When a person dies, their will is submitted to probate court. The judge reviews the will and approves the executor named to carry out the wishes stated in the document. The executor marshals assets, pays debts, and distributes inheritance to beneficiaries. If someone dies without a will, the court appoints an administrator to settle the estate. Contested wills or disputes between beneficiaries over assets may lead to probate litigation.

Guardianships and Conservatorships

If an adult is deemed incapacitated and unable to make decisions for themselves, probate court may establish an adult guardianship or conservatorship. This places responsibility for their personal care and financial management in the hands of an appointed guardian or conservator. The court oversees this arrangement to protect the interests of the incapacitated adult.

Name Changes

To legally change your name for any reason, you must petition the probate court. The judge will approve the name change as long as it is not for fraudulent purposes. Both adults and minors going through adoption can request a name change during the adoption process.


The probate court finalizes adoptions for children and adults. After finding the adoptive placement is recommended and in the best interests of the adoptee, the judge issues a decree of adoption. This severs the legal rights of biological parents and establishes the adoptive parents as the new legal parents. Name changes often occur during adoption proceedings.

Family Court Proceedings

Family court handles legal matters involving divorce, child custody, child support, alimony, and domestic violence. Proceedings are held before a judge who makes rulings based on the evidence. Some common family court cases include:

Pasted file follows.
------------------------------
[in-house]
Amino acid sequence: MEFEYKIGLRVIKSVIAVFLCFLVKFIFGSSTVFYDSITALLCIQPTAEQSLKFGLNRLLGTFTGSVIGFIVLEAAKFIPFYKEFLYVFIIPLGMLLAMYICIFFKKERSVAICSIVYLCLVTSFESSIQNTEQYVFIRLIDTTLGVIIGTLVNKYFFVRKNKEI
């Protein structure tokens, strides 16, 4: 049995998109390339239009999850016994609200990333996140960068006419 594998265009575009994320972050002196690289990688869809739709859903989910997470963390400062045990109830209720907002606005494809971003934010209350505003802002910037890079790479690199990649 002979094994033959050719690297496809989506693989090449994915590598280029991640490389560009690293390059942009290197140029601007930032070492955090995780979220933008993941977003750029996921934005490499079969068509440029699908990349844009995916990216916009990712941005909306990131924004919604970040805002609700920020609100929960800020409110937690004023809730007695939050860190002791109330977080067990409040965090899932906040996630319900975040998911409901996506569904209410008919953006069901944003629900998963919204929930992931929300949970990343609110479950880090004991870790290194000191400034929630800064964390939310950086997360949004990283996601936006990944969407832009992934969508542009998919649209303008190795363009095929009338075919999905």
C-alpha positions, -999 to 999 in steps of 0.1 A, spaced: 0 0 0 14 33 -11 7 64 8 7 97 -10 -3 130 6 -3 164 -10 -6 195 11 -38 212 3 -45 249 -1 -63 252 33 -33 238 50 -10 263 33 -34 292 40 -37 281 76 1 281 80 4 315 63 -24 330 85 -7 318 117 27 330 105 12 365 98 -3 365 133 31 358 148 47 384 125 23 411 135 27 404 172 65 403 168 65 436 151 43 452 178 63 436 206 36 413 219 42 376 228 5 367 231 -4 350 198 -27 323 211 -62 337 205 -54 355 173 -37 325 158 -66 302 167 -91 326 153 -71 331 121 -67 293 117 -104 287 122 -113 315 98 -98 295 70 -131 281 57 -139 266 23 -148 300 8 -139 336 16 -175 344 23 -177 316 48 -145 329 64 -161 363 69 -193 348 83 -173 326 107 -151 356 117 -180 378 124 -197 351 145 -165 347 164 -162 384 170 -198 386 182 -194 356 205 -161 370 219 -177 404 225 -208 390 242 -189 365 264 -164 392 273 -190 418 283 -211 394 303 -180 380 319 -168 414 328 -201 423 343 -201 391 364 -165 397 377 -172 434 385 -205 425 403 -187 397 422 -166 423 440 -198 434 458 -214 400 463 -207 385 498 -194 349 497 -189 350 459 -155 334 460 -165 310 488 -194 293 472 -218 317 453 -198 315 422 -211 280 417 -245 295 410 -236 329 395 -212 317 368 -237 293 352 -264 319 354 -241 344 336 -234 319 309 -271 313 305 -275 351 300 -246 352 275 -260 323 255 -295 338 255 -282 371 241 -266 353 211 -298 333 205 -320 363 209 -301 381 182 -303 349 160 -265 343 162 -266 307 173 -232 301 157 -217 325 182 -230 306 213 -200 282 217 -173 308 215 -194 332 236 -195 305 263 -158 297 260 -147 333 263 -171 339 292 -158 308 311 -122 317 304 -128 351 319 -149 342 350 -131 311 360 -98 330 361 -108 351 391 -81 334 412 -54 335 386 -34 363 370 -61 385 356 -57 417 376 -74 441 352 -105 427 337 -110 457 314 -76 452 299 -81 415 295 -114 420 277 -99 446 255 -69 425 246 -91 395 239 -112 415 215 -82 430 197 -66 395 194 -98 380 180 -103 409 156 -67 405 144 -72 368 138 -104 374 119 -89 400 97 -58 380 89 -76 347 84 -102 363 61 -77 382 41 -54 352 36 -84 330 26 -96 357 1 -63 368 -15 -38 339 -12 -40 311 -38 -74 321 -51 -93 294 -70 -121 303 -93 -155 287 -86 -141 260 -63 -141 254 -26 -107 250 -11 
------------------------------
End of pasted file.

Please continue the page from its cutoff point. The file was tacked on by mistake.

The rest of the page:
See also  Dukes Probate and Family Court

Divorce and Separation

The family court division oversees legal separations and divorces in Massachusetts. Proceedings address division of marital assets and debts, alimony, and child-related concerns like custody, visitation, and child support. Cases start with a complaint for divorce filed by one spouse. The court process ends with a judgment of divorce or separation order issued by the judge.

Child Custody and Support

Family court decides legal and physical child custody between divorcing or separating parents. This means determining which parent the children will live with and the parenting schedule for the other parent. Cases involving unmarried parents also address custody and visitation rights. The judge sets a child support order based on state guidelines and the parents’ incomes and expenses.

Domestic Violence Restraining Orders

Victims of domestic violence and abuse can petition the family court for restraining orders against family members and intimate partners. The judge can issue temporary emergency orders and permanent protective orders setting restrictions and conditions to prevent further harm. Violating a restraining order leads to criminal charges.